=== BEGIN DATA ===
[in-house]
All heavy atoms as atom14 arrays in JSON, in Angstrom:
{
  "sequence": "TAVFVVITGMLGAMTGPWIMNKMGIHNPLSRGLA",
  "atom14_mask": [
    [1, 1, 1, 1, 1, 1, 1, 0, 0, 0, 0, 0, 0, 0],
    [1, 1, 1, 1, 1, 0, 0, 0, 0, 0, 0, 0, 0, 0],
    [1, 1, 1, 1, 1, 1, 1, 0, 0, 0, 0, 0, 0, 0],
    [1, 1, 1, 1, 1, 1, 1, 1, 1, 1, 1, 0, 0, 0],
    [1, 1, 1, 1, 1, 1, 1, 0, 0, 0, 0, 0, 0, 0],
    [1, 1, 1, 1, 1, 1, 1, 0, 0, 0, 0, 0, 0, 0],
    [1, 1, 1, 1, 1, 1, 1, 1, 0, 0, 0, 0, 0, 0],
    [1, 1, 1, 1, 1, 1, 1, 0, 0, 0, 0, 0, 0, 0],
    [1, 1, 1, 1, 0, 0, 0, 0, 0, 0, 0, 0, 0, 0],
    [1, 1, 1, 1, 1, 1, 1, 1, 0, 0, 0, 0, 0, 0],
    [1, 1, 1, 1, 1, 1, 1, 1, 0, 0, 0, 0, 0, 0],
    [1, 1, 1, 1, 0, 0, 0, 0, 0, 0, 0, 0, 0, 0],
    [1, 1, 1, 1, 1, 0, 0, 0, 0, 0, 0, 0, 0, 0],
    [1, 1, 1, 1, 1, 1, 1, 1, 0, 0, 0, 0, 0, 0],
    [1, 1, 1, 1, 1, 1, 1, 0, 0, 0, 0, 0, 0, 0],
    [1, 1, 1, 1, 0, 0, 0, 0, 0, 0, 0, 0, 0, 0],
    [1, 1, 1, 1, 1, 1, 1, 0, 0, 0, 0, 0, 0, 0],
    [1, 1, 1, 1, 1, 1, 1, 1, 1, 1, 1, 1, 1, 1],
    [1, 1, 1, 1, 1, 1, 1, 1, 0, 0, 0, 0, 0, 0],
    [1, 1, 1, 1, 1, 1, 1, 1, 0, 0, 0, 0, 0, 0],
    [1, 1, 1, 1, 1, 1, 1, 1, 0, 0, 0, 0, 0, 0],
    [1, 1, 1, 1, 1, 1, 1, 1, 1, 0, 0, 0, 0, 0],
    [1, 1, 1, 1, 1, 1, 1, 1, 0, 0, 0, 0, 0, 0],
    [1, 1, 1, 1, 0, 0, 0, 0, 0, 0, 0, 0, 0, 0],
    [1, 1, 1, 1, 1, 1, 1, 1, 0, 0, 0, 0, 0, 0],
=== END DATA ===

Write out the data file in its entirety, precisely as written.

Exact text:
[in-house]
All heavy atoms as atom14 arrays in JSON, in Angstrom:
{
  "sequence": "TAVFVVITGMLGAMTGPWIMNKMGIHNPLSRGLA",
  "atom14_mask": [
    [1, 1, 1, 1, 1, 1, 1, 0, 0, 0, 0, 0, 0, 0],
    [1, 1, 1, 1, 1, 0, 0, 0, 0, 0, 0, 0, 0, 0],
    [1, 1, 1, 1, 1, 1, 1, 0, 0, 0, 0, 0, 0, 0],
    [1, 1, 1, 1, 1, 1, 1, 1, 1, 1, 1, 0, 0, 0],
    [1, 1, 1, 1, 1, 1, 1, 0, 0, 0, 0, 0, 0, 0],
    [1, 1, 1, 1, 1, 1, 1, 0, 0, 0, 0, 0, 0, 0],
    [1, 1, 1, 1, 1, 1, 1, 1, 0, 0, 0, 0, 0, 0],
    [1, 1, 1, 1, 1, 1, 1, 0, 0, 0, 0, 0, 0, 0],
    [1, 1, 1, 1, 0, 0, 0, 0, 0, 0, 0, 0, 0, 0],
    [1, 1, 1, 1, 1, 1, 1, 1, 0, 0, 0, 0, 0, 0],
    [1, 1, 1, 1, 1, 1, 1, 1, 0, 0, 0, 0, 0, 0],
    [1, 1, 1, 1, 0, 0, 0, 0, 0, 0, 0, 0, 0, 0],
    [1, 1, 1, 1, 1, 0, 0, 0, 0, 0, 0, 0, 0, 0],
    [1, 1, 1, 1, 1, 1, 1, 1, 0, 0, 0, 0, 0, 0],
    [1, 1, 1, 1, 1, 1, 1, 0, 0, 0, 0, 0, 0, 0],
    [1, 1, 1, 1, 0, 0, 0, 0, 0, 0, 0, 0, 0, 0],
    [1, 1, 1, 1, 1, 1, 1, 0, 0, 0, 0, 0, 0, 0],
    [1, 1, 1, 1, 1, 1, 1, 1, 1, 1, 1, 1, 1, 1],
    [1, 1, 1, 1, 1, 1, 1, 1, 0, 0, 0, 0, 0, 0],
    [1, 1, 1, 1, 1, 1, 1, 1, 0, 0, 0, 0, 0, 0],
    [1, 1, 1, 1, 1, 1, 1, 1, 0, 0, 0, 0, 0, 0],
    [1, 1, 1, 1, 1, 1, 1, 1, 1, 0, 0, 0, 0, 0],
    [1, 1, 1, 1, 1, 1, 1, 1, 0, 0, 0, 0, 0, 0],
    [1, 1, 1, 1, 0, 0, 0, 0, 0, 0, 0, 0, 0, 0],
    [1, 1, 1, 1, 1, 1, 1, 1, 0, 0, 0, 0, 0, 0],